Today's Chai has been delayed and will be in my hand later this afternoon as I meet an old friend for coffee. I shiver in suspense about how amazing that latte is going to be.
Instead of writing last night, I watched a movie called Begin Again with Keira Knightley as Greta, a feisty English Rose who follows her boyfriend to New York only to be betrayed a month later and Mark Ruffalo as Dan, an alcoholic record executive. Now, it may be because I have loved Keira Knightley since I first saw her in Bend it Like Beckham and I've always thought Mark Ruffalo was adorable in a bumbling, ah shucks sort of way, but I absolutely loved Begin Again. Then I started thinking about the story, two people, down on their luck in love and life, have a chance meeting in New York City and together they create something beautiful and inspiring. Ugh. So basically the plot of every New York-based film ever?
I love New York, I went there once with my ex and Kate when she was 2 and it was a wonderful experience, I loved the city (and I'm not actually a fan of huge cities), I loved the buildings, I loved the museums. I loved just watching people walk around. I loved standing in Times Square and being part of a place that has been in thousands of movies. But we all know that New York has this mystic quality about it, that it evokes thoughts that anything can and will happen in the city that never sleeps. So the plot of this movie was a bit tired, but I still loved it. Cheesy, romantic optimist in me was satisfied.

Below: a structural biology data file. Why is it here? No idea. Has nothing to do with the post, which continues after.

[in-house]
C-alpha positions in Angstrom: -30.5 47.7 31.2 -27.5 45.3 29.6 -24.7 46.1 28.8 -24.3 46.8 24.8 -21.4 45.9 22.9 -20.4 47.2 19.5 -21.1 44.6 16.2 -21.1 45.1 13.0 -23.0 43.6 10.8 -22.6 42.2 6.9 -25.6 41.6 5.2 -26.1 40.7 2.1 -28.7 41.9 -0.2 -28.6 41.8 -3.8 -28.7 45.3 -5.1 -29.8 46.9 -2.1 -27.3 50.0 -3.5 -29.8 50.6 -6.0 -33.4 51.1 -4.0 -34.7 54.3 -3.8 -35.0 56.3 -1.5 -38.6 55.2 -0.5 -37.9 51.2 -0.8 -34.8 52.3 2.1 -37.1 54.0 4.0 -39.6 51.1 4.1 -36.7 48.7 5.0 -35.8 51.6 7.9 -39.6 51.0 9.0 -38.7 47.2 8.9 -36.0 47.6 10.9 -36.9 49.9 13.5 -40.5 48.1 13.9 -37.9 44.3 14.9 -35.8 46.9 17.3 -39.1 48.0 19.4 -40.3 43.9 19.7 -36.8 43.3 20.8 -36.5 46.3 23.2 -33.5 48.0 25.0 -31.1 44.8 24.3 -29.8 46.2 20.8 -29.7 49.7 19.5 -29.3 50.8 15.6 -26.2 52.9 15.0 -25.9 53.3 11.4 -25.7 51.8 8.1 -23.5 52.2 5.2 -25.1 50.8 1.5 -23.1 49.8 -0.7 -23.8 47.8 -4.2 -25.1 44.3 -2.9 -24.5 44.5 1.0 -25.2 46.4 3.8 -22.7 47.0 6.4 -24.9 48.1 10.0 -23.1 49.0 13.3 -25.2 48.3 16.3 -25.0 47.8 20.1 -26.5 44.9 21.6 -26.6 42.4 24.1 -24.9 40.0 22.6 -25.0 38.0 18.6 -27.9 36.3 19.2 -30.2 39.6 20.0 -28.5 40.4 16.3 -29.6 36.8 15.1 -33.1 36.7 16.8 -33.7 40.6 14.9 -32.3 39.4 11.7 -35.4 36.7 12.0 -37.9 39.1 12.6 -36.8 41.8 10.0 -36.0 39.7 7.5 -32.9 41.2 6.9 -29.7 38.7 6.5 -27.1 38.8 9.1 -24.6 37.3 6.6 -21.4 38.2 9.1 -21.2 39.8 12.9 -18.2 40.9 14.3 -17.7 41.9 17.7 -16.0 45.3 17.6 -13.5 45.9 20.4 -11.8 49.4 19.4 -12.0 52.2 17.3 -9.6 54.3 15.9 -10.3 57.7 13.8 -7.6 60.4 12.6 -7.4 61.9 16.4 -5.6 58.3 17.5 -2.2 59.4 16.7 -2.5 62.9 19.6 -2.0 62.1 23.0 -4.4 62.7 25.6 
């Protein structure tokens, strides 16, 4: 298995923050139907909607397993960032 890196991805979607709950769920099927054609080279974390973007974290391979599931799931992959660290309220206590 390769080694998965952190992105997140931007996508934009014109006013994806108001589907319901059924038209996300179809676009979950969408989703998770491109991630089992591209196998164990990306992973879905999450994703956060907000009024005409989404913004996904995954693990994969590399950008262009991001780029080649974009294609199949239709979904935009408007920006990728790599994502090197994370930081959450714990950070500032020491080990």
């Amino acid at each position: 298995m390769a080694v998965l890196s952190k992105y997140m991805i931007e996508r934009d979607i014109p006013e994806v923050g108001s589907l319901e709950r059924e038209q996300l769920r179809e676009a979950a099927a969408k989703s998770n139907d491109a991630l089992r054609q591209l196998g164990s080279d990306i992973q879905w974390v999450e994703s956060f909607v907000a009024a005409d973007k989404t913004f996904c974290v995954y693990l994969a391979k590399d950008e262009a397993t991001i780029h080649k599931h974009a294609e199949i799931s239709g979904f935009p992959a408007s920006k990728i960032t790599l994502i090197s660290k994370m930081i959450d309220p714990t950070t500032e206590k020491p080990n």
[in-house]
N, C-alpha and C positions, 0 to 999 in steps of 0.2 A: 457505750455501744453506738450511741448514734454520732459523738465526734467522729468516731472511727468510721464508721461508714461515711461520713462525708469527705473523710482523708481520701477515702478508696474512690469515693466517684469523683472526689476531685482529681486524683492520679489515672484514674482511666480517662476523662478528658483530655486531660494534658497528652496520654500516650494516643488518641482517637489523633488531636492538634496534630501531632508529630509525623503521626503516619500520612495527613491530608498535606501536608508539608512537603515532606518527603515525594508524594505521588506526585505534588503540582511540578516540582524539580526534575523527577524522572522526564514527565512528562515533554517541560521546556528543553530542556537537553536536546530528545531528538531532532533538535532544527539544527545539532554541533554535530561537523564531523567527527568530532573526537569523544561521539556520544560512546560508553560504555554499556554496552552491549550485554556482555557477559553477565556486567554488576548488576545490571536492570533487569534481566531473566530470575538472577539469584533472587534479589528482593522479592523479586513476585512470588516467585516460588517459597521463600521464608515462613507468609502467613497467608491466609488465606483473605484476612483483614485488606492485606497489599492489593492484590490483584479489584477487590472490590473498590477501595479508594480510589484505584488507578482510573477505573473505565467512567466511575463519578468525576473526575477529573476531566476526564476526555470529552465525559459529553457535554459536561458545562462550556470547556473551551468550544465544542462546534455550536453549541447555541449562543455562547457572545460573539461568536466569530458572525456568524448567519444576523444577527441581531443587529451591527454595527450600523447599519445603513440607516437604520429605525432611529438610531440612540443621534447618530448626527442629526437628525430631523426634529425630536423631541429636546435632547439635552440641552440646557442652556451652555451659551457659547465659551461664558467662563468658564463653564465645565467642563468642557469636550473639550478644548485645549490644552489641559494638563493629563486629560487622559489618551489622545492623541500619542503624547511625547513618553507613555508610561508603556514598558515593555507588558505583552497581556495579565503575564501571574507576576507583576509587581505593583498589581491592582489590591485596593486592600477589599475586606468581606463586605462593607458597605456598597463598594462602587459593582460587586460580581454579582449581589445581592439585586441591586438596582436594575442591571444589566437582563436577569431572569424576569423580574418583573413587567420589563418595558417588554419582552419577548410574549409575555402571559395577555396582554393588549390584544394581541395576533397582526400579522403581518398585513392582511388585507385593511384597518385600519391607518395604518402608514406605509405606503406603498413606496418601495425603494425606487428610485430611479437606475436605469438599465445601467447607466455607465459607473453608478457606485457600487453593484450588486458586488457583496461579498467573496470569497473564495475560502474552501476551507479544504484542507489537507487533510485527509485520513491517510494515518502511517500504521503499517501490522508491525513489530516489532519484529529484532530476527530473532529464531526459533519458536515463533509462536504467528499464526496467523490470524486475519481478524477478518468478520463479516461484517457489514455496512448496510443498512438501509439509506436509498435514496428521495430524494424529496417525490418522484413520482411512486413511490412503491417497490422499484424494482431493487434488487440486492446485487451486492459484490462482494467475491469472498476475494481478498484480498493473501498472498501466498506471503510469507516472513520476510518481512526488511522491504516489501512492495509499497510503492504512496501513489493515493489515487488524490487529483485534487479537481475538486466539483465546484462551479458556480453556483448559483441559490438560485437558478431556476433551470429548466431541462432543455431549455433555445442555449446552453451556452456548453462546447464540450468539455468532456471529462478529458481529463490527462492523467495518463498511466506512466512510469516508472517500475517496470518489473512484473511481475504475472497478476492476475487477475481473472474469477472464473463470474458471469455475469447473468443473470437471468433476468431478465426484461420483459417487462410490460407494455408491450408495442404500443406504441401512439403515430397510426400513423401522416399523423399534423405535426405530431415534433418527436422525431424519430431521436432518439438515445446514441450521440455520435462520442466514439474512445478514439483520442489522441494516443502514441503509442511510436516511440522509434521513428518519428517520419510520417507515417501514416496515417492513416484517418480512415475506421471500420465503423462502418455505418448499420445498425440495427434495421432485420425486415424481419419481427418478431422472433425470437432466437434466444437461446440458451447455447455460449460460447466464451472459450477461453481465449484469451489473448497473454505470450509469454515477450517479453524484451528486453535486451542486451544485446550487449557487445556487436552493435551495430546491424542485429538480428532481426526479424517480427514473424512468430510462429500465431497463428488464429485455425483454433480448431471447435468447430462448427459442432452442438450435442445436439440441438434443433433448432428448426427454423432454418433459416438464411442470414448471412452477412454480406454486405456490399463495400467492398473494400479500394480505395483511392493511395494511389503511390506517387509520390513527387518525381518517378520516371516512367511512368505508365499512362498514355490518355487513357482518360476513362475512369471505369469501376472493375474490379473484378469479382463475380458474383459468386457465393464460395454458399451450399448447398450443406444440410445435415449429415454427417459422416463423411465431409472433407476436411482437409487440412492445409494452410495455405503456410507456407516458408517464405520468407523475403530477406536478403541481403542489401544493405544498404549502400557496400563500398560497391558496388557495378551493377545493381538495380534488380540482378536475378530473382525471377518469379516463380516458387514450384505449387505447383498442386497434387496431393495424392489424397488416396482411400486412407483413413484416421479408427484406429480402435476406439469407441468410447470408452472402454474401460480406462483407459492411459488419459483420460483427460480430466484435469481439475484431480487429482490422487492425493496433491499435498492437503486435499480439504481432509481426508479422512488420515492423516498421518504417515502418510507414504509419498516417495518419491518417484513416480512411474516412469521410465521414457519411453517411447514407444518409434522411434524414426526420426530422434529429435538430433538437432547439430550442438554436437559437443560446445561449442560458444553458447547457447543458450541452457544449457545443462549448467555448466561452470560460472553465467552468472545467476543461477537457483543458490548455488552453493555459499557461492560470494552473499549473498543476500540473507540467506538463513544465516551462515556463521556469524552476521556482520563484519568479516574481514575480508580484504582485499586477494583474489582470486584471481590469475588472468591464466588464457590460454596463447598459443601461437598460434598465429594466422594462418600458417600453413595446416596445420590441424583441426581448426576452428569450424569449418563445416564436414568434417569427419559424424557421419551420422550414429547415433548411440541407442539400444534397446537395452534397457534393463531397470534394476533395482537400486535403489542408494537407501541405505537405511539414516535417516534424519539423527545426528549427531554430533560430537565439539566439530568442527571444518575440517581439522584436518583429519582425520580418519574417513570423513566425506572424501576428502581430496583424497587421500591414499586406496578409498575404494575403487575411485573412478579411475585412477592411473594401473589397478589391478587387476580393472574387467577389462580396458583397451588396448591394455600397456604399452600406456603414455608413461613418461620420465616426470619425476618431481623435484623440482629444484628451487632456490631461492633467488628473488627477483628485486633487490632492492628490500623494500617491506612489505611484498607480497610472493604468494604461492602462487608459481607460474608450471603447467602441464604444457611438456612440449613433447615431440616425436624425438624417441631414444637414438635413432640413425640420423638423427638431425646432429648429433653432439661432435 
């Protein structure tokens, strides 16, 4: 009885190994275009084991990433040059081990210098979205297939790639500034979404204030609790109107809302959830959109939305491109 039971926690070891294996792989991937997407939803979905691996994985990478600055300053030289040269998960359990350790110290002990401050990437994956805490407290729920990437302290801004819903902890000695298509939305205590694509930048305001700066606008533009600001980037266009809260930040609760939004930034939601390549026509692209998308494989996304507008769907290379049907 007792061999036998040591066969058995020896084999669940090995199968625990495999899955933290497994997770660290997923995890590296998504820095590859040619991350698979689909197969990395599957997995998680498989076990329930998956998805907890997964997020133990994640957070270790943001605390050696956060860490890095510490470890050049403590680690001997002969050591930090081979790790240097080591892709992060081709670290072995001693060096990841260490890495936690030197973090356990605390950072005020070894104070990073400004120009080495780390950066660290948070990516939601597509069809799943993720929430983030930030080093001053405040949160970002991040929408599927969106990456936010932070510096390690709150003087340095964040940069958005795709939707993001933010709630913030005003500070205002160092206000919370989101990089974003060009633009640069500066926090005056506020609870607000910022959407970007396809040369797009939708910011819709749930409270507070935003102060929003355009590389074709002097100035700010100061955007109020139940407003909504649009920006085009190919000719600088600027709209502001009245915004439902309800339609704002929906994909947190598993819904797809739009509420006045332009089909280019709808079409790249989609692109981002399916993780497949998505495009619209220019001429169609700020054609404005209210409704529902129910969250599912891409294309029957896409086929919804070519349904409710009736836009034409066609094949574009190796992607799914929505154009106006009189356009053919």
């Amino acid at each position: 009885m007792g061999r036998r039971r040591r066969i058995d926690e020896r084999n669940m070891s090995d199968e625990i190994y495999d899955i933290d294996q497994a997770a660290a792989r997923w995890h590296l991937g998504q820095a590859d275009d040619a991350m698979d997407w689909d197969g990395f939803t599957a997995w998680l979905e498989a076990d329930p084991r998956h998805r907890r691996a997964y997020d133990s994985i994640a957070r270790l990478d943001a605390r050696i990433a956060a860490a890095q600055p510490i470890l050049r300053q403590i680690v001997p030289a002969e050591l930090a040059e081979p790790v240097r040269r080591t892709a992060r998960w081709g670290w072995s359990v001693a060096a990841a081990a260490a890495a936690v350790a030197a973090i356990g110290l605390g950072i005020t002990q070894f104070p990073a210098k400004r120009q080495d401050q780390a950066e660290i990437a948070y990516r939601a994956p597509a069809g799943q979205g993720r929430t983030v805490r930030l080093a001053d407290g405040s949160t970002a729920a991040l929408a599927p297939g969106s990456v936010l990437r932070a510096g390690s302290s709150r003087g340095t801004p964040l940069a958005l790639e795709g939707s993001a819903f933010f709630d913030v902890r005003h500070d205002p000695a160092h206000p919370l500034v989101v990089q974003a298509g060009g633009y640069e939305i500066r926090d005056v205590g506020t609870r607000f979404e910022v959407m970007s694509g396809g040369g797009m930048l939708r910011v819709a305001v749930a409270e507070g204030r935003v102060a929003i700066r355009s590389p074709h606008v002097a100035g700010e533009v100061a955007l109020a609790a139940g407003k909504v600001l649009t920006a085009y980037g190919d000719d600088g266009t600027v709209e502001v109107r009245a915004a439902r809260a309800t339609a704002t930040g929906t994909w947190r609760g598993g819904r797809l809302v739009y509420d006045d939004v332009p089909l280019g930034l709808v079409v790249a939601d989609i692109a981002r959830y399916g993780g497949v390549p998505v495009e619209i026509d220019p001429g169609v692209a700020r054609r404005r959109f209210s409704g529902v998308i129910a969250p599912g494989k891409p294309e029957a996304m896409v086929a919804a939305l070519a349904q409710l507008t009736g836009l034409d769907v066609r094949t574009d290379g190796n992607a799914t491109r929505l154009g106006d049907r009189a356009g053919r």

However, it made me realize that when I watch too much TV, I don't write. Not only do I have less time to write, it kills the creative urge in me, blankets my mind in fuzz and my body in lethargy. Why bother writing anything when I can just sit here, frozen in time, staring soullessly into a screen until my limbs seize up? I noticed these characters, who create an album by recording in the streets of New York City instead of in a studio, never watch TV and look where it got them! I'm often struck by the irony while I watch some program that if the characters were doing what I was doing at that moment, there would be no stories to tell and no one to tell them. I have also always loved the children's programs that encourage children to get up and play outside instead of watching TV. These people do know that if the kids actually listened to that advice, their jobs would become irrelevant?
When I was a kid, my mom was concerned with how much television I watched and bet me ten dollars that I couldn't make it a week without watching TV. I scoffed and told her she was on. I'd love to say that I went a week without TV and it lead to massive creativity in which I created illustrated story books, Lego villages and started my own charity, but I can't. I lost the bet about three days in. There is something about that box that just draws me in and keeps me there, the escape portal to a different life. That is all TV is, when it comes down to it, a drug that keeps reality at bay, dulling your senses and your mind.
I have no idea how to end this post, but my butt is getting sore from sitting here and I have to get ready for the day, so I'll see you peeps later.